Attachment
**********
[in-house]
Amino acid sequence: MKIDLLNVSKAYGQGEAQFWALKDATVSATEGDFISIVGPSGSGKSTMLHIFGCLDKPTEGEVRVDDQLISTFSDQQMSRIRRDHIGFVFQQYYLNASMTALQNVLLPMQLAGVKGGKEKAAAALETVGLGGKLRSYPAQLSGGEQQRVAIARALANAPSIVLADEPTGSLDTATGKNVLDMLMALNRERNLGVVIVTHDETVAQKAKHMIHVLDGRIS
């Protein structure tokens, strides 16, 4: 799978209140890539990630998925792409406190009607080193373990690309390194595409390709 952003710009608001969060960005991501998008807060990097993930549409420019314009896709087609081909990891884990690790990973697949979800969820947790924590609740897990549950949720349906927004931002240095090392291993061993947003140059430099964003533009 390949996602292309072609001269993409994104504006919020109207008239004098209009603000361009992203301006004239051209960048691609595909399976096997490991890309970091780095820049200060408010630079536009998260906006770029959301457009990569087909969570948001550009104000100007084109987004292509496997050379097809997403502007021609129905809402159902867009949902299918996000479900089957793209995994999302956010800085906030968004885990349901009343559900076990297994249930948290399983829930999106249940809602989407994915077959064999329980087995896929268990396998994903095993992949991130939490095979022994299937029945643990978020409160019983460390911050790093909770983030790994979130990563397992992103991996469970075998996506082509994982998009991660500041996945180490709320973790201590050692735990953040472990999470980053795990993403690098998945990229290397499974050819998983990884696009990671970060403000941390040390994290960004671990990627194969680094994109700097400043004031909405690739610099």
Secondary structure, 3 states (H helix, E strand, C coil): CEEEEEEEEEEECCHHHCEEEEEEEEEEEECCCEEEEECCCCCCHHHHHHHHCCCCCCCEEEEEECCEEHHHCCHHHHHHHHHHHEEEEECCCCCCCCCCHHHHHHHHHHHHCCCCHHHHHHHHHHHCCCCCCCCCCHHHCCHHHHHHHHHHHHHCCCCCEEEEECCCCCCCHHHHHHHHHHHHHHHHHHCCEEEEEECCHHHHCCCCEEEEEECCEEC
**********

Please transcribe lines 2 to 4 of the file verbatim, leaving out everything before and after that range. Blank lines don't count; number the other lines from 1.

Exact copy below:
Amino acid sequence: MKIDLLNVSKAYGQGEAQFWALKDATVSATEGDFISIVGPSGSGKSTMLHIFGCLDKPTEGEVRVDDQLISTFSDQQMSRIRRDHIGFVFQQYYLNASMTALQNVLLPMQLAGVKGGKEKAAAALETVGLGGKLRSYPAQLSGGEQQRVAIARALANAPSIVLADEPTGSLDTATGKNVLDMLMALNRERNLGVVIVTHDETVAQKAKHMIHVLDGRIS
């Protein structure tokens, strides 16, 4: 799978209140890539990630998925792409406190009607080193373990690309390194595409390709 952003710009608001969060960005991501998008807060990097993930549409420019314009896709087609081909990891884990690790990973697949979800969820947790924590609740897990549950949720349906927004931002240095090392291993061993947003140059430099964003533009 390949996602292309072609001269993409994104504006919020109207008239004098209009603000361009992203301006004239051209960048691609595909399976096997490991890309970091780095820049200060408010630079536009998260906006770029959301457009990569087909969570948001550009104000100007084109987004292509496997050379097809997403502007021609129905809402159902867009949902299918996000479900089957793209995994999302956010800085906030968004885990349901009343559900076990297994249930948290399983829930999106249940809602989407994915077959064999329980087995896929268990396998994903095993992949991130939490095979022994299937029945643990978020409160019983460390911050790093909770983030790994979130990563397992992103991996469970075998996506082509994982998009991660500041996945180490709320973790201590050692735990953040472990999470980053795990993403690098998945990229290397499974050819998983990884696009990671970060403000941390040390994290960004671990990627194969680094994109700097400043004031909405690739610099």
Secondary structure, 3 states (H helix, E strand, C coil): CEEEEEEEEEEECCHHHCEEEEEEEEEEEECCCEEEEECCCCCCHHHHHHHHCCCCCCCEEEEEECCEEHHHCCHHHHHHHHHHHEEEEECCCCCCCCCCHHHHHHHHHHHHCCCCHHHHHHHHHHHCCCCCCCCCCHHHCCHHHHHHHHHHHHHCCCCCEEEEECCCCCCCHHHHHHHHHHHHHHHHHHCCEEEEEECCHHHHCCCCEEEEEECCEEC